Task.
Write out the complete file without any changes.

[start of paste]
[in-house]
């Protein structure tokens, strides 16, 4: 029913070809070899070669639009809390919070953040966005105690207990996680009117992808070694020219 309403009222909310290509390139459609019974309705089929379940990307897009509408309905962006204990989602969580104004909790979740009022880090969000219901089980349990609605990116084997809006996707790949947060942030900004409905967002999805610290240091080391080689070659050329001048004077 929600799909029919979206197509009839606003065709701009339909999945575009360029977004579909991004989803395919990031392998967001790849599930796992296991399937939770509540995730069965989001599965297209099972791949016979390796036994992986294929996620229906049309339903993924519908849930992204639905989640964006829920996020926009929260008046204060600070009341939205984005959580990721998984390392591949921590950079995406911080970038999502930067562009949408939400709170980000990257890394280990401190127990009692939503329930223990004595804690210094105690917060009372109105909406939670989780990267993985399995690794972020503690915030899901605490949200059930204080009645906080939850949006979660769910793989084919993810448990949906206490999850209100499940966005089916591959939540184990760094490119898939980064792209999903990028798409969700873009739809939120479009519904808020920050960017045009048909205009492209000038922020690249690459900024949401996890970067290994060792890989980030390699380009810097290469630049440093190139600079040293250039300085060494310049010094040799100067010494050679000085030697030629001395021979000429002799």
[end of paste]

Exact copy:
[in-house]
């Protein structure tokens, strides 16, 4: 029913070809070899070669639009809390919070953040966005105690207990996680009117992808070694020219 309403009222909310290509390139459609019974309705089929379940990307897009509408309905962006204990989602969580104004909790979740009022880090969000219901089980349990609605990116084997809006996707790949947060942030900004409905967002999805610290240091080391080689070659050329001048004077 929600799909029919979206197509009839606003065709701009339909999945575009360029977004579909991004989803395919990031392998967001790849599930796992296991399937939770509540995730069965989001599965297209099972791949016979390796036994992986294929996620229906049309339903993924519908849930992204639905989640964006829920996020926009929260008046204060600070009341939205984005959580990721998984390392591949921590950079995406911080970038999502930067562009949408939400709170980000990257890394280990401190127990009692939503329930223990004595804690210094105690917060009372109105909406939670989780990267993985399995690794972020503690915030899901605490949200059930204080009645906080939850949006979660769910793989084919993810448990949906206490999850209100499940966005089916591959939540184990760094490119898939980064792209999903990028798409969700873009739809939120479009519904808020920050960017045009048909205009492209000038922020690249690459900024949401996890970067290994060792890989980030390699380009810097290469630049440093190139600079040293250039300085060494310049010094040799100067010494050679000085030697030629001395021979000429002799």